ARMA Program Codification via Basic Literature: Exponential growth and maintenance of program integrity of an ARMA group is contingent on the creation/translation and dissemination of literature outlining its philosophy, principles, practices, and recovery stories. Such codification is critical in reaching people in areas where face-to-face or online meetings are not available. It is also critical in reducing the risk of program dilution or corruption. Major surges in growth of ARMAs in the U.S. occurred after publication of their core literature, and their spread to non-English-speaking countries surged only after literature translation and creation of new indigenous ARMA literature. The failure to codify their program of recovery contributed to the demise of the Washingtonians, abstinence-based fraternal temperance societies, and the reform clubs of the nineteenth century.
ARMA Service Ethic and Service Structure: The growth and long-term survival of ARMA groups is enhanced in those groups in which each member is expected to offer support to new and existing members as part of his or her own recovery support activities. That ethic is strongest in ARMAs that have a formal voluntary service structure. Helping others enhances group solidarity and is a powerful mechanism of change among people recovering from addiction.
Membership Diversification: ARMA growth is enhanced via efforts to reach the spectrum of populations affected by AOD problems. These efforts include special interest meetings, literature that transcends demographic and cultural boundaries, and refinement of program philosophy and practices to fit the values and folkways of diverse groups. ARMA diversification and growth of ARMA specialty meetings attracts new populations and retains populations that might otherwise be lost due to failure of mutual identification. Specialty literature and specialty meetings have contributed significantly to ARMA growth in the U.S. and other countries.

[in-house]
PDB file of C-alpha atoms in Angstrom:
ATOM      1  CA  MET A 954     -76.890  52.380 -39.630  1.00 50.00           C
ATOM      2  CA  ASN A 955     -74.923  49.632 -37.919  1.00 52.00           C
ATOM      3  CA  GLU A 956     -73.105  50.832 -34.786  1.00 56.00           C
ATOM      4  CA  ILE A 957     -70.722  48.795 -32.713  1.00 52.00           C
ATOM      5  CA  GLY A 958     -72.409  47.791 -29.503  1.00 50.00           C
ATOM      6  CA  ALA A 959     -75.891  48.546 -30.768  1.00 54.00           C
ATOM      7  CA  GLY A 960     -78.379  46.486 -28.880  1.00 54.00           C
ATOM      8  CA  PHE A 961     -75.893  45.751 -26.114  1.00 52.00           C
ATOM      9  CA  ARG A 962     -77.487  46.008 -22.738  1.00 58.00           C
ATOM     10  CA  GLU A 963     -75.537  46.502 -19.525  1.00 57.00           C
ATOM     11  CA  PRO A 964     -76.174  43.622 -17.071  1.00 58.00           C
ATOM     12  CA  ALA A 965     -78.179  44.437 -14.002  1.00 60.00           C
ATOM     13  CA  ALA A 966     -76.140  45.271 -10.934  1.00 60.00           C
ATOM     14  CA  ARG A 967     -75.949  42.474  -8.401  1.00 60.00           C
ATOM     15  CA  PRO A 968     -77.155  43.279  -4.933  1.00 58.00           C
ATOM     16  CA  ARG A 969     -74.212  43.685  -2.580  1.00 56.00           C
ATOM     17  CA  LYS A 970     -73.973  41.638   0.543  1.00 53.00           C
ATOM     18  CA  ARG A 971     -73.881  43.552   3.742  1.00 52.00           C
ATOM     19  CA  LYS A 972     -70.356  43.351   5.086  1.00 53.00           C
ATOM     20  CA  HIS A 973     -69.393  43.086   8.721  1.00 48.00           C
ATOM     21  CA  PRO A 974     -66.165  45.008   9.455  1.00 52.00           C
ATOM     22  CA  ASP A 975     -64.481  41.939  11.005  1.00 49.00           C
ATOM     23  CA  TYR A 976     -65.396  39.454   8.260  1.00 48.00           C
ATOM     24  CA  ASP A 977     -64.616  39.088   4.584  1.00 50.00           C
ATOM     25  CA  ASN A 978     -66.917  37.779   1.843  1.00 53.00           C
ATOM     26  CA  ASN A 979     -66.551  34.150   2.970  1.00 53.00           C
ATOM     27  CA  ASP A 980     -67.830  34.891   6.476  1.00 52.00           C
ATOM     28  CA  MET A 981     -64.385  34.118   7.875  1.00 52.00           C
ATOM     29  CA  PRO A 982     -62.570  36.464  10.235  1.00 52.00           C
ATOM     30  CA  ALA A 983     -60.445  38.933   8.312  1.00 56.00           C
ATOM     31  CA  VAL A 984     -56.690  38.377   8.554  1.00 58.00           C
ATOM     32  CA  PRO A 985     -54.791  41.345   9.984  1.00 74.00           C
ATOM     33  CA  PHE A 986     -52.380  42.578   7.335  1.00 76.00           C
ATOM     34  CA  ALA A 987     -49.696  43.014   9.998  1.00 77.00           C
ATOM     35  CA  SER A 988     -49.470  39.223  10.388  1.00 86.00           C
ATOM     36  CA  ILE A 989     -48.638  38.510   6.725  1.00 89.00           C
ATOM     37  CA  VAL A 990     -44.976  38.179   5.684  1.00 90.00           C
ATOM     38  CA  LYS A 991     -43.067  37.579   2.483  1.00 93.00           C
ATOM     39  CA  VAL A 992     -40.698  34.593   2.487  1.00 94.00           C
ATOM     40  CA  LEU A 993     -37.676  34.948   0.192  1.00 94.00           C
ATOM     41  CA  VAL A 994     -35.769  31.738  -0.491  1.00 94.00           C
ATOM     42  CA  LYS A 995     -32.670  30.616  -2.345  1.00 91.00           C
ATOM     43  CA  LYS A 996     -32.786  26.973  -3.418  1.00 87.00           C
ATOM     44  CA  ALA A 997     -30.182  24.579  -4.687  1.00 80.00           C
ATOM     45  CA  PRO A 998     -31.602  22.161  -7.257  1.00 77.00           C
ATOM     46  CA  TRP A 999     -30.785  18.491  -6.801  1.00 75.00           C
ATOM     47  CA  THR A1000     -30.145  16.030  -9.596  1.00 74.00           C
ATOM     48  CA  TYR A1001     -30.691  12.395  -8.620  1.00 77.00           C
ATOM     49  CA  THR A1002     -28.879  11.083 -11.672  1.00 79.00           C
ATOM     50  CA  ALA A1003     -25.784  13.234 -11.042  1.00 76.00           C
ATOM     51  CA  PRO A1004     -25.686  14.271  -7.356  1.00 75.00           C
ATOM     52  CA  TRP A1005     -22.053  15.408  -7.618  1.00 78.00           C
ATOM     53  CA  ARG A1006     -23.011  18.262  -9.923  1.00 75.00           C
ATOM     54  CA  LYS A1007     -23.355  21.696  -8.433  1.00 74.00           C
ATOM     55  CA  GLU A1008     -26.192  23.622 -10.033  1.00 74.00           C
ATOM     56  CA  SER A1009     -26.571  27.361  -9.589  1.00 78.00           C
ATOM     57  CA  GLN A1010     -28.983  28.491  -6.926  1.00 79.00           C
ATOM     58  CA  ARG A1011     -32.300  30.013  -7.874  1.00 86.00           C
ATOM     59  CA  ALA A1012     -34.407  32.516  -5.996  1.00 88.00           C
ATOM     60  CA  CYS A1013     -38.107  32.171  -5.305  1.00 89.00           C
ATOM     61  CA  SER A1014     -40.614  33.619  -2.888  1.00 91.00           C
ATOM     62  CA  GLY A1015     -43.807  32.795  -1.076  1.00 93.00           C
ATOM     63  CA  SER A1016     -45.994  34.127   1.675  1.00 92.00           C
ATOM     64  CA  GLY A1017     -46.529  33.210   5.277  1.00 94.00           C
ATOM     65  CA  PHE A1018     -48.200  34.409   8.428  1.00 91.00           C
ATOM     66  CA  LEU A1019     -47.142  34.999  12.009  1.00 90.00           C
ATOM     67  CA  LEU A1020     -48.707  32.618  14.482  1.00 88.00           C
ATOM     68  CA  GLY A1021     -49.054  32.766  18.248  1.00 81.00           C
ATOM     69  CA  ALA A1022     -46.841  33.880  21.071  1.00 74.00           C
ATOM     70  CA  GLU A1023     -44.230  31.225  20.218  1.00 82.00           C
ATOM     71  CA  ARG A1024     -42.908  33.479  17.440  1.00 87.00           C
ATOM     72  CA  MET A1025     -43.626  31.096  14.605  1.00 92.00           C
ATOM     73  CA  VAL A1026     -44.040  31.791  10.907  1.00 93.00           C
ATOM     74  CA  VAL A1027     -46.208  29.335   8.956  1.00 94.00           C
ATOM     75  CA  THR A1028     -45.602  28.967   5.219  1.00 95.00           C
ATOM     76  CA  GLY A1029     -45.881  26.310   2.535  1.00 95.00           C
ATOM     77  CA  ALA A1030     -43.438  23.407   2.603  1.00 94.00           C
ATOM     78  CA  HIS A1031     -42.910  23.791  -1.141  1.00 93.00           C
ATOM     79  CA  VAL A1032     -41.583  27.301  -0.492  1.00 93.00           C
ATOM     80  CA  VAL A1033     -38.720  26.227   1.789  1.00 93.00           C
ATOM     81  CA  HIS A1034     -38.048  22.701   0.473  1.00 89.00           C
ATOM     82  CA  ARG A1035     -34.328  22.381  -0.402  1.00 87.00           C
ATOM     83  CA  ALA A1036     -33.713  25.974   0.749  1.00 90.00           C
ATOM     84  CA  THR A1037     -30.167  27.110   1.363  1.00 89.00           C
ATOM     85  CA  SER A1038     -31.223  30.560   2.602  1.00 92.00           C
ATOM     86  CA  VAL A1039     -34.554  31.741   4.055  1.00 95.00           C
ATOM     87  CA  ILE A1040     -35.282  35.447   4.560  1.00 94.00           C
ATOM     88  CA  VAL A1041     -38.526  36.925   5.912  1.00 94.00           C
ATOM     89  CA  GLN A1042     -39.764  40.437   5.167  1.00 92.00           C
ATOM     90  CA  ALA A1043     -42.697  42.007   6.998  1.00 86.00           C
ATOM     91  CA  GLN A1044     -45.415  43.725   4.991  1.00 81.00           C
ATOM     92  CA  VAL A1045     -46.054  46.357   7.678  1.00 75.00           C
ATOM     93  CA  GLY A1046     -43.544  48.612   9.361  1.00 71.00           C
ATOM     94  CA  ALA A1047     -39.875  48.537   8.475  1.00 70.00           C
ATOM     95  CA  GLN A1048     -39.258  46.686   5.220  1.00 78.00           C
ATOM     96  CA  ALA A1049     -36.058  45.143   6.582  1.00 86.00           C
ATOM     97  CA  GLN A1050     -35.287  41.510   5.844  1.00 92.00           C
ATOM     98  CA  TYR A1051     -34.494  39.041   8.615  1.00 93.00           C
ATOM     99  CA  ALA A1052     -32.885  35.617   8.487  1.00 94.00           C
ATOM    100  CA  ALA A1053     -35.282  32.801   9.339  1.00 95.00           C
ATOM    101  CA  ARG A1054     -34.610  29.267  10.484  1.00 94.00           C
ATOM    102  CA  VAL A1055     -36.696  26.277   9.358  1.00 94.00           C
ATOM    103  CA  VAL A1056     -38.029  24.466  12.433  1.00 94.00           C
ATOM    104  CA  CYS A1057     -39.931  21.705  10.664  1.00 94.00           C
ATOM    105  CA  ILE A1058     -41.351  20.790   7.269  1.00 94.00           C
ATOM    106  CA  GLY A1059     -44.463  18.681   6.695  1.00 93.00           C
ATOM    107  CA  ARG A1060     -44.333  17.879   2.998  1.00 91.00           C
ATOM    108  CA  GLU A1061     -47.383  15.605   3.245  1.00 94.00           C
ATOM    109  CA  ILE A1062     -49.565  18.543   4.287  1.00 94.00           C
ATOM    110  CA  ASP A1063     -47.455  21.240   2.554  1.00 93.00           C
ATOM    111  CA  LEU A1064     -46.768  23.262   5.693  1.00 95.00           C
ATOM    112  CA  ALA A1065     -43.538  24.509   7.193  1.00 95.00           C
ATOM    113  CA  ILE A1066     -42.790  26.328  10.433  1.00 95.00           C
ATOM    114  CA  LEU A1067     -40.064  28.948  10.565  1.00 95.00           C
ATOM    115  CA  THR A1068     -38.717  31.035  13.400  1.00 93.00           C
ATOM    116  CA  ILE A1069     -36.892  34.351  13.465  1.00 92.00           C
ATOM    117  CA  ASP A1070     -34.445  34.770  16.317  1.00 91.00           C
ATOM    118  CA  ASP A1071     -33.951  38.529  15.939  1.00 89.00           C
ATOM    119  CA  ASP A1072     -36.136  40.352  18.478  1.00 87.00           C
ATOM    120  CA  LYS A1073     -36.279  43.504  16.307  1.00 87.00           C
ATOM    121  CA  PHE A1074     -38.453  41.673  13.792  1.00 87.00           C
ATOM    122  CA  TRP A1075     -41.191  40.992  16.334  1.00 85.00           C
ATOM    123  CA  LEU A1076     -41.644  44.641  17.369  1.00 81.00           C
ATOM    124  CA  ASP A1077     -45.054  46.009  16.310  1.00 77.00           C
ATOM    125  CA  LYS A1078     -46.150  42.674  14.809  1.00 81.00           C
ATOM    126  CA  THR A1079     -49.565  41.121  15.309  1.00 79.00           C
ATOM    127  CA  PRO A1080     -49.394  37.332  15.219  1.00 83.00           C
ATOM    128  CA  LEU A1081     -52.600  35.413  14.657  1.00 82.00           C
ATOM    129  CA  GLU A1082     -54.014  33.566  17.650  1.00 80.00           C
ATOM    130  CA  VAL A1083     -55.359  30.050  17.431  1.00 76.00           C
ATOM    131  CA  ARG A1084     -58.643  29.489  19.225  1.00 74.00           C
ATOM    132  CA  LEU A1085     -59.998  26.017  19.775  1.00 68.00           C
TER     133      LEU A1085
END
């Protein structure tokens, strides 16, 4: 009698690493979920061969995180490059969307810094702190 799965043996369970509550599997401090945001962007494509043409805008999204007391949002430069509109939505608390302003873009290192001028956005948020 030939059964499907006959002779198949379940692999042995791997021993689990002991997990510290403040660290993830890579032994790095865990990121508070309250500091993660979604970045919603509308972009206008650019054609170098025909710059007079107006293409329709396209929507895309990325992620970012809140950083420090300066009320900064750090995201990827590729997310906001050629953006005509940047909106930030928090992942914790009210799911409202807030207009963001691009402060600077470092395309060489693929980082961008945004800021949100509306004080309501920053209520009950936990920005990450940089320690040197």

ARMA Recovery Culture: ARMA growth is aided by development of a distinct ARMA recovery culture—distinct ideas, language, rituals, symbols, history, iconic figures, memorial sites, etc. ARMA growth is fastest among groups that build both a face-to-face and an online ARMA culture. COVID-influenced online meetings have led to an unprecedented cross-fertilization of ARMA cultures across cultural and national boundaries.
Recovery Viability, Stability, and Durability: Sustaining the stability and exponential growth of ARMAs is dependent upon a core of members in stable recovery sustaining ARMA participation and active service work. This vanguard serves as living proof of program philosophy and practices both internally and externally and serves as carriers (elders) of the ARMA culture.
Sustaining Organizational Integrity: Sustained ARMA growth will be most evident in those ARMA groups that avoid the pitfalls that led to the withering or demise of earlier ARMA groups. ARMA survival and growth is contingent upon codification of its recovery program but also contingent upon the codification of the values/principles/prescriptions governing organizational life. ARMA groups lacking such adherence may experience explosive growth only to then rapidly decline and experience institutional death. The rise and fall of the Washingtonians, Synanon, and other ARMA groups in the U.S. offer less than sobering examples of the potential transience of ARMA organizations. ARMA groups concerned about organizational longevity, regardless of their orientation, are well advised to become students of A.A. and N.A. history and the close calls experienced within those fellowships that could have ended their existence. (See HERE and HERE).
The potentially fatal threats to ARMA groups include charismatic leadership, cult-like organizational closure, internal schisms, mission diversion, professionalization, colonization by other institutions, commercialization, and the failure of leadership development and succession planning. Those ARMA groups who outlive their founding generations are those who successfully navigate these challenges. The same is true for the broader spectrum of recovery community organizations.
Data Source in Image: NAWS, Inc. (2008). Meeting Count (Adobe Flash Graphic); NAWS, Inc. (2010, 2012, 2014, 2016, 2018, 2020). World Service Conference Reports.